Web Accessibility: Required, Not Optional

Web Accessibility: Required, Not Optional

Did you get the memo on website accessibility? With the latest legal and regulatory developments, you’d better make sure you did. The time is now for web accessibility in higher education. 

Literally. Next month at the EDUCAUSE annual national conference, web accessibility will get the lion’s share of the agenda. No fewer than 11 sessions focus on the topic, including three with Daniel Goldstein, the lead counsel of the National Federation for the Blind (NFB). The following week, the art of accessible websites in higher education will also take center stage at HighEdWeb in Austin, Texas. The opening keynote speaker of this year’s conference for web professionals in higher education is Shawn Henry, a recognized web accessibility advocate who leads education and outreach activities for the Web Accessibility Initiative (WAI) at the World Wide Web Consortium (W3C). 

Web accessibility might not sound as “sexy” as social media or mobile apps, but it will become a hot topic in the coming months for colleges and universities. 

A Quiet Problem

“One of the biggest problems with accessibility is that it tends to be a quiet problem,” says Glenda Sims, the HighEdWeb conference chair and a senior accessibility consultant at Deque Systems, Inc. Issues with inaccessible websites are, by nature, invisible to the eyes of the vast majority of web visitors and most web developers. With tighter budgets to manage, emerging technologies to implement, and other “more visible” issues to tackle, many institutions have let web accessibility slip off of their to-do lists and have overlooked for too long their obligation to comply with the laws and regulations in place.

Many institutions have let web accessibility slip off of their to-do lists.

As findings from a 2008 study conducted by the WebAIM on behalf of the National Center on Disability and Access to Education (NCDAE) show, only 3 percent of web pages randomly selected from the websites of 100 institutions were deemed accessible by demonstrating full compliance with the federal standards of Section 508. This poor performance in terms of accessibility looked even more heartbreaking when compared to the conclusions of a similar study done by the NCDAE 10 years earlier. In 1998, like in 2008, 97 percent of the web pages didn’t meet the basic web accessibility standards. 

Earlier this year, a more comprehensive research study led by John Gunderson, coordinator of assistive communication and information technology accessibility at the University of Illinois at Urbana-Champaign, revealed what might be interpreted by some as a brighter picture.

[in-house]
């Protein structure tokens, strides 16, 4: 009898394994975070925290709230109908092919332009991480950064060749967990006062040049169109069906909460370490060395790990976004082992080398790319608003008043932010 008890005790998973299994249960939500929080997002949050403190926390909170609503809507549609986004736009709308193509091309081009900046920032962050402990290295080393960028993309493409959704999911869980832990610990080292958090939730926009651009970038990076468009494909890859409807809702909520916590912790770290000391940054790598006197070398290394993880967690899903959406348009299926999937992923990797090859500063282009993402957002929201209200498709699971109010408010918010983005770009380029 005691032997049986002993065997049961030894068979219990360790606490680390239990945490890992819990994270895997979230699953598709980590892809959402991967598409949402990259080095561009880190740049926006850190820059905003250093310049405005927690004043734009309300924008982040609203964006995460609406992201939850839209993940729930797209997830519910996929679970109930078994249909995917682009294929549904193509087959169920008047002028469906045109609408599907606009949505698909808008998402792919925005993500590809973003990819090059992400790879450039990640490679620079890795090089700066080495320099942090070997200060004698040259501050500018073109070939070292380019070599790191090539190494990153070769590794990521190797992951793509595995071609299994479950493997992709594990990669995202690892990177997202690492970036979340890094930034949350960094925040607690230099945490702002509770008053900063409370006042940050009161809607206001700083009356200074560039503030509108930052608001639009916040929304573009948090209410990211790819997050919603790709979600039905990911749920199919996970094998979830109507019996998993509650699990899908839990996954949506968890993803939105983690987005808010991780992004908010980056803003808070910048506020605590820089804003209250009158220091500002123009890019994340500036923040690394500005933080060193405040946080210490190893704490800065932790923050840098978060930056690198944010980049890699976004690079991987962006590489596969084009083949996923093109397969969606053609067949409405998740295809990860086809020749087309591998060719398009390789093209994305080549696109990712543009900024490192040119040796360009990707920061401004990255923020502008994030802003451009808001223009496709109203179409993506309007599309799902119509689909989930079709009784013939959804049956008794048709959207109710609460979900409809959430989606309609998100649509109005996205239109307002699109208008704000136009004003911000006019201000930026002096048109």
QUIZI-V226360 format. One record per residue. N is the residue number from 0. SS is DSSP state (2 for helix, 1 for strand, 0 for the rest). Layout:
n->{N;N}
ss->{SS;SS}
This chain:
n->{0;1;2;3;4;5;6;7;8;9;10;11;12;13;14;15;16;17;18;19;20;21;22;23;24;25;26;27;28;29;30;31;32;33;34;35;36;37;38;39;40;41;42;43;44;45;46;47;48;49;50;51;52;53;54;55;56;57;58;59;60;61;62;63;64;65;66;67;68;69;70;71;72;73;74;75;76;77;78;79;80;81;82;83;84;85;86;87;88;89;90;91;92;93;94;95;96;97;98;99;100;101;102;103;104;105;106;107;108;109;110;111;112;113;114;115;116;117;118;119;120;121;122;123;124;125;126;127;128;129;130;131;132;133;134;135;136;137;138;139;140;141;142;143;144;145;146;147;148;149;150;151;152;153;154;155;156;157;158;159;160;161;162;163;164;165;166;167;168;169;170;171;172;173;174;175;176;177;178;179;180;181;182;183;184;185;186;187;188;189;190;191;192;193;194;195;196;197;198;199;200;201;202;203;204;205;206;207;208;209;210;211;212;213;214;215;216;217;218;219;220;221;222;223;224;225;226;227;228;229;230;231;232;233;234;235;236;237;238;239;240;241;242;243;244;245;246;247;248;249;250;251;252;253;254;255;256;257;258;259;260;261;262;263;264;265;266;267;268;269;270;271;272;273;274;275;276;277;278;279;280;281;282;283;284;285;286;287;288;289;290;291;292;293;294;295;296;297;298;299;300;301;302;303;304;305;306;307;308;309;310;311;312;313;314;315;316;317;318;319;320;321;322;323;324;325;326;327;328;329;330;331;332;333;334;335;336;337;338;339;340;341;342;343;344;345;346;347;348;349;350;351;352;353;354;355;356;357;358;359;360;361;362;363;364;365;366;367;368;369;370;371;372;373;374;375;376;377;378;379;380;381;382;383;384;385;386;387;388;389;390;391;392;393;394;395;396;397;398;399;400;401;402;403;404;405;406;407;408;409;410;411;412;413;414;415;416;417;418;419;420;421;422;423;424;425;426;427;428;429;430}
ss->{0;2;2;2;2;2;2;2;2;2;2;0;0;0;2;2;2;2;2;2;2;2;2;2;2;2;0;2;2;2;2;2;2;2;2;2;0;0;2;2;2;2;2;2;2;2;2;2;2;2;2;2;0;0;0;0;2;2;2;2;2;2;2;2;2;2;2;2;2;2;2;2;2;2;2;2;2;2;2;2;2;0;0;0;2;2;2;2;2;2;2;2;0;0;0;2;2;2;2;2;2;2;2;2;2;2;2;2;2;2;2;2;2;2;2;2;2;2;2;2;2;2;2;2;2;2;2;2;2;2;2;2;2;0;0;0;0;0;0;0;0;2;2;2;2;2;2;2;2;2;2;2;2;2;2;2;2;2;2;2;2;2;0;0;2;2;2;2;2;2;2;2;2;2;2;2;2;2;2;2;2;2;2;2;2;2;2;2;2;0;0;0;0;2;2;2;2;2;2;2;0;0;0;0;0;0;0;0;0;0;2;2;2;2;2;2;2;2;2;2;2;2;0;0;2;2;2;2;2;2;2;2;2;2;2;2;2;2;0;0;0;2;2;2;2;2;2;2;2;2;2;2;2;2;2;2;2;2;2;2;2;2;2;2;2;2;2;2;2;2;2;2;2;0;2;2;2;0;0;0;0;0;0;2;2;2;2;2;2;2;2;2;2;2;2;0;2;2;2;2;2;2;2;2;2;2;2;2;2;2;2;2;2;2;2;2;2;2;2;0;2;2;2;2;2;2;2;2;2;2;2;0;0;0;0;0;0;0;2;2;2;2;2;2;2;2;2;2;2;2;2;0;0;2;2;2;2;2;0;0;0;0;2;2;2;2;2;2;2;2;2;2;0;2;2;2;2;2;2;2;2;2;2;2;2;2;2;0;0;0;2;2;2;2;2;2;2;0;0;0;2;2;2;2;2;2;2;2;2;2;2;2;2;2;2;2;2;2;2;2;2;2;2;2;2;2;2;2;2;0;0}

In a paper titled “The Status of Web Accessibility in Higher Education,” Gunderson explains, he examines the results of analysis of 23,319 web pages from 180 universities done by the Functional Accessibility Evaluator (FAE), a web tool for checking compliance with a given set of accessibility standards. The actual level of accessibility designed into the websites was estimated via a subset of rules focusing on titles, subheads, forms, data tables, layout tables, and images. More than half, 53.6 percent, of the analyzed web pages complied with this limited set of rules. “ALT text for images, often the poster child for web accessibility, was fully implemented on 62 percent of the pages,” said Gunderson.

While 53.6 percent might not sound too bad, on most tests it would be an F. Even more troubling: Beyond this class average, some of the award-winning websites, the A students in other words, have also flunked the web accessibility test.

How can a website failing to comply with several of the most basic standard requirements of the Web Content Accessibility Guidelines (WCAG 2.0) win a CASE Circle of Excellence Gold Award or be nominated for an eduStyle People’s Choice’s Award?

Simple. The WCAG 2.0 standards are only one of the many criteria used to evaluate website excellence, an evaluation approach perfectly reflecting the attitude of higher education toward web accessibility.

Yes, this nice-to-have position prevailing in our industry is wrong on several counts: ethically, legally, even economically. It has always been, but it’s even more incorrect now. 

Formal Complaints

Federal and state organizations, as well as the NFB, have started to remind institutions—in more or less pleasant ways—of their obligations.